‘Hen Wlad’, ‘Flower of Scotland’ and ‘Jerusalem’?

wales flag  scotland flag  england flag Wales: Hen Wlad Fy Nhadau     Scotland: Flower of Scotland         England: Jerusalem ??

If memory serves me correctly, it was in 2001 (or thereabouts) that I used my opinion column in the newspaper group for which I was senior editor to call for the British national anthem to be reserved for purely British use.

I argued that, as Wales has Hen Wlad Fy Nhadau and Scotland has Flower of Scotland, it is inappropriate for England to use the British God Save The Queen. It is not England’s property and never has been. It is just that although both Wales and Scotland have their own identities, England hasn’t.

It’s hardly surprising that some people from other countries get Britain and England confused.

On more than one occasion when I have told someone that I lived in Wales, as I did at the time, the follow-up was along the lines of ‘Oh, right, Wales is in England’ to which I would point out, as politely and diplomatically as I could that Wales is most certainly not in England but that they are both part of Great Britain.

So, having explained all that, you can possibly imagine my delight in the fact that a cross-party group of MPs is going to present a Bill in the House of Commons to give England its very own anthem. And it looks like, if it is successful, that the anthem may well be Jerusalem.

The words to Jerusalem are taken from William Blake’s preface to his epic poem, Milton, and the music was composed by Sir Hubert Parry in 1916. It is well known as the WI hymn as, at every Women’s Institute branch in England, members sing it at their meetings; it refers to ‘England’s green and pleasant land’.

Some people may feel that There’ll always be an England may be preferable but that in itself has a problem because it contains the words ‘Red White and Blue, what does it mean to you?’ but the English flag is an upright red cross on a white background. Red, white and blue are, of course, the colours of the British flag. The words also contain the call ‘Britons awake’.

It may have taken 15 years for my dream to come true but it certainly looks hopeful that the Bill will eventually become Law. Apparently, Prime Minister David Cameron welcomes the proposal and favours using Jerusalem as the English anthem.

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Support – a question of sport

ES-UK-US

Nationality and patriotism are areas that can both stir up strong emotional feelings that are mostly for the good but sometimes not.

Of course, the most extreme forms of both are found in times of war or conflict between nations but, on a lesser scale, it flows across into the realms of sport.

When I moved from London to North Wales in 1992, despite being English by birth and parentage, I became loyal to my adopted country and its rugby union and football (soccer) teams – even when playing against England.

I learned to sing Mae Hen Wlad Fy Nhadau (the country’s anthem) in Welsh as well as to spell and say the name of its longest village: It is Llanfairpwllgwyngyllgogerychwyrndrobwllllantysiliogogogoch (and, yes, I did type all 58 letters without looking it up and without any correction being needed). Additionally, the only two rugby shirts that I have owned have been the red of Wales and the black of the Ospreys team based in South Wales. Although never having a Welsh football shirt, I still followed the progress and fortunes of the team.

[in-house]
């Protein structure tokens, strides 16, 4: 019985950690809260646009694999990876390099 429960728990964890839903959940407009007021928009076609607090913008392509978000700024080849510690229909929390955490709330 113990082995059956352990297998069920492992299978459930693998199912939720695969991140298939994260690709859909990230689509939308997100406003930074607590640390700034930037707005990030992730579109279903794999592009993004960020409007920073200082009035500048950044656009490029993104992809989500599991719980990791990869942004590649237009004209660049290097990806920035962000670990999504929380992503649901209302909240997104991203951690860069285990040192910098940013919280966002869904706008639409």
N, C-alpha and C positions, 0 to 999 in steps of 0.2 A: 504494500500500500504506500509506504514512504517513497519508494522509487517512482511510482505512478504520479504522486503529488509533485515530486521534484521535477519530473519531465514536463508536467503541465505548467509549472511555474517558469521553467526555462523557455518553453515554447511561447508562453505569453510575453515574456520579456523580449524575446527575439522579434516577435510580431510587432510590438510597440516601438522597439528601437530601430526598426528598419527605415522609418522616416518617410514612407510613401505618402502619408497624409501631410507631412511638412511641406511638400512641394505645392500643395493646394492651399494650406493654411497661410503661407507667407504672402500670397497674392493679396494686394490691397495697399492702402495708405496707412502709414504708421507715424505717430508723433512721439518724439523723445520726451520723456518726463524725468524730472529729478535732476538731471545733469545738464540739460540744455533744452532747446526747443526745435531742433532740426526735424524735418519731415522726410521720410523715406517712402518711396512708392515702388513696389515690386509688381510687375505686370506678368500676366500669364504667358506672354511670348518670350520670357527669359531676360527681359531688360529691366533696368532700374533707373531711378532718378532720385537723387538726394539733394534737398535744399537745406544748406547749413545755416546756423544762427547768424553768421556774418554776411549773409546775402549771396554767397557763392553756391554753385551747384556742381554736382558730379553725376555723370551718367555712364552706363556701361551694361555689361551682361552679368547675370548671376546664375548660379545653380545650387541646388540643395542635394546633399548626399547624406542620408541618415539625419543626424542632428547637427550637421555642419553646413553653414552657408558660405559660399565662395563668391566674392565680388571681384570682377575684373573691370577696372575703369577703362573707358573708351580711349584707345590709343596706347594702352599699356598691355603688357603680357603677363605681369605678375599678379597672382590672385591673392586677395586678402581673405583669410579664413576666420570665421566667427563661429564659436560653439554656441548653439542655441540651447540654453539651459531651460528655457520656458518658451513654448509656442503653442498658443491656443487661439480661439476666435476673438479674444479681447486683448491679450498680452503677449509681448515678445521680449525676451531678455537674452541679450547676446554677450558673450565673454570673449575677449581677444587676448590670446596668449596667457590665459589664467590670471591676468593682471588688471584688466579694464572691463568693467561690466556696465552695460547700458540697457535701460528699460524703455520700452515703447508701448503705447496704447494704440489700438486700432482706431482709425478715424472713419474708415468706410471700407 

So, what does that all mean for my impending move to Spain?

Switching allegiances from one British team to another was no big deal but supporting Spanish teams would entail a much greater transfer. But isn’t that what I will be doing by living there? In a way, yes it is but, conversely, I shall be remaining a UK citizen and I will continue to vote in parliamentary elections in the constituency I which I now live. So, loyalties will be divided.

Spain is not a major rugby-playing nation, so in that sport I shall continue to support Wales. Football is another matter, though. The Spanish seem to treat ‘futbol’ as a way of life, they are fervent. And the national team is good too, having won the World Cup in 2010 and the Euro Championship in both 2008 and 2012. I don’t think Wales will rival that team or play against it very much. It seems likely that I’ll be able to support both.

At club level, Fulham has remained my UK football team since moving to Wales but now I’ll need a Spanish one as well. On purely geographic grounds, that looks set to be Almeria that plays in the La Liga second tier in which it currently lies 16th of the 22 clubs. So it looks like I will have to get used to supporting a team that plays in a red and white striped shirt.

Baseball is another sport that interests me and, as theirs is the only stadium I have visited, Toronto Blue Jays is the team for me. On the other hand, Lisa being American says that my support should be for a USA team not one in Canada. Fair enough, I suppose, but I’d have to see them play first!

As far as my last major team sport is concerned, there is no need to change anything. This is because cricket is not a feature of many nations and so I can rest easy supporting the England team that represents the England and Wales Cricket Board.